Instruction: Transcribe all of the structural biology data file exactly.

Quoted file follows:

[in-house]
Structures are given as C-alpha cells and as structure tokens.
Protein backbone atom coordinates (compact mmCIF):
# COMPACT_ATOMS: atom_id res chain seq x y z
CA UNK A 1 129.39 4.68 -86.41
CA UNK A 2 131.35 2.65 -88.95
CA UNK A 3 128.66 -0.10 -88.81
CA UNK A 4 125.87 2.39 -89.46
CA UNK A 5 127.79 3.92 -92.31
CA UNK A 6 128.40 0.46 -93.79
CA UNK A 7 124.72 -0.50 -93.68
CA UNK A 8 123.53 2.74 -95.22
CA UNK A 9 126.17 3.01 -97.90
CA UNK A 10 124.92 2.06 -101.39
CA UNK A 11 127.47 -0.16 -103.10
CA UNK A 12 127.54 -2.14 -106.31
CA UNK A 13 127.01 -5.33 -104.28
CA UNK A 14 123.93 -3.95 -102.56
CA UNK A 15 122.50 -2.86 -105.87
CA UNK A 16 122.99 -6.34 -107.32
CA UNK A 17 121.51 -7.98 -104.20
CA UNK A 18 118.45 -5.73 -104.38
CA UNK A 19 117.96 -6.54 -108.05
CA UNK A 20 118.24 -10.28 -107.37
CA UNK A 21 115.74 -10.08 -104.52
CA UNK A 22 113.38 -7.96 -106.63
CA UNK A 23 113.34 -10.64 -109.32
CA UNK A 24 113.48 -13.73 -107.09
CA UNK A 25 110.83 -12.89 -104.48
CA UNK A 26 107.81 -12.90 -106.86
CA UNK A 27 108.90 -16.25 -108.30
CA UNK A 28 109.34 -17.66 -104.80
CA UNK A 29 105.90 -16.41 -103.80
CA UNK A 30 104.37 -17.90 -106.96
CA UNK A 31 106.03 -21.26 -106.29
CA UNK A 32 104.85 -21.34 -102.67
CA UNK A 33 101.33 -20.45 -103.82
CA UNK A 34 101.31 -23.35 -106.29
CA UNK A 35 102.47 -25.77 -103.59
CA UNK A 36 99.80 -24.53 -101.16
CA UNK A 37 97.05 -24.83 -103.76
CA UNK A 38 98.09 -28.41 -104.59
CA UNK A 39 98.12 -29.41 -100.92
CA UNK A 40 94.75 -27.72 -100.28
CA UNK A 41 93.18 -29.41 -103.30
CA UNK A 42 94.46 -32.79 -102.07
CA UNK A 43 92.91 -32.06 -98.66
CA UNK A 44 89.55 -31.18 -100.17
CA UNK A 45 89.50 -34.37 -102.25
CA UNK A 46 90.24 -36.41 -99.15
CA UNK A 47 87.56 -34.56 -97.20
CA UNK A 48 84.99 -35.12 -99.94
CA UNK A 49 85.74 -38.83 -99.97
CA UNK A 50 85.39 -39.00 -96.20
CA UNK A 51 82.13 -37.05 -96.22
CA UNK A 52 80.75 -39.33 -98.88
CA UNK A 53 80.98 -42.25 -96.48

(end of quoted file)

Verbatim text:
[in-house]
Structures are given as C-alpha cells and as structure tokens.
Protein backbone atom coordinates (compact mmCIF):
# COMPACT_ATOMS: atom_id res chain seq x y z
CA UNK A 1 129.39 4.68 -86.41
CA UNK A 2 131.35 2.65 -88.95
CA UNK A 3 128.66 -0.10 -88.81
CA UNK A 4 125.87 2.39 -89.46
CA UNK A 5 127.79 3.92 -92.31
CA UNK A 6 128.40 0.46 -93.79
CA UNK A 7 124.72 -0.50 -93.68
CA UNK A 8 123.53 2.74 -95.22
CA UNK A 9 126.17 3.01 -97.90
CA UNK A 10 124.92 2.06 -101.39
CA UNK A 11 127.47 -0.16 -103.10
CA UNK A 12 127.54 -2.14 -106.31
CA UNK A 13 127.01 -5.33 -104.28
CA UNK A 14 123.93 -3.95 -102.56
CA UNK A 15 122.50 -2.86 -105.87
CA UNK A 16 122.99 -6.34 -107.32
CA UNK A 17 121.51 -7.98 -104.20
CA UNK A 18 118.45 -5.73 -104.38
CA UNK A 19 117.96 -6.54 -108.05
CA UNK A 20 118.24 -10.28 -107.37
CA UNK A 21 115.74 -10.08 -104.52
CA UNK A 22 113.38 -7.96 -106.63
CA UNK A 23 113.34 -10.64 -109.32
CA UNK A 24 113.48 -13.73 -107.09
CA UNK A 25 110.83 -12.89 -104.48
CA UNK A 26 107.81 -12.90 -106.86
CA UNK A 27 108.90 -16.25 -108.30
CA UNK A 28 109.34 -17.66 -104.80
CA UNK A 29 105.90 -16.41 -103.80
CA UNK A 30 104.37 -17.90 -106.96
CA UNK A 31 106.03 -21.26 -106.29
CA UNK A 32 104.85 -21.34 -102.67
CA UNK A 33 101.33 -20.45 -103.82
CA UNK A 34 101.31 -23.35 -106.29
CA UNK A 35 102.47 -25.77 -103.59
CA UNK A 36 99.80 -24.53 -101.16
CA UNK A 37 97.05 -24.83 -103.76
CA UNK A 38 98.09 -28.41 -104.59
CA UNK A 39 98.12 -29.41 -100.92
CA UNK A 40 94.75 -27.72 -100.28
CA UNK A 41 93.18 -29.41 -103.30
CA UNK A 42 94.46 -32.79 -102.07
CA UNK A 43 92.91 -32.06 -98.66
CA UNK A 44 89.55 -31.18 -100.17
CA UNK A 45 89.50 -34.37 -102.25
CA UNK A 46 90.24 -36.41 -99.15
CA UNK A 47 87.56 -34.56 -97.20
CA UNK A 48 84.99 -35.12 -99.94
CA UNK A 49 85.74 -38.83 -99.97
CA UNK A 50 85.39 -39.00 -96.20
CA UNK A 51 82.13 -37.05 -96.22
CA UNK A 52 80.75 -39.33 -98.88
CA UNK A 53 80.98 -42.25 -96.48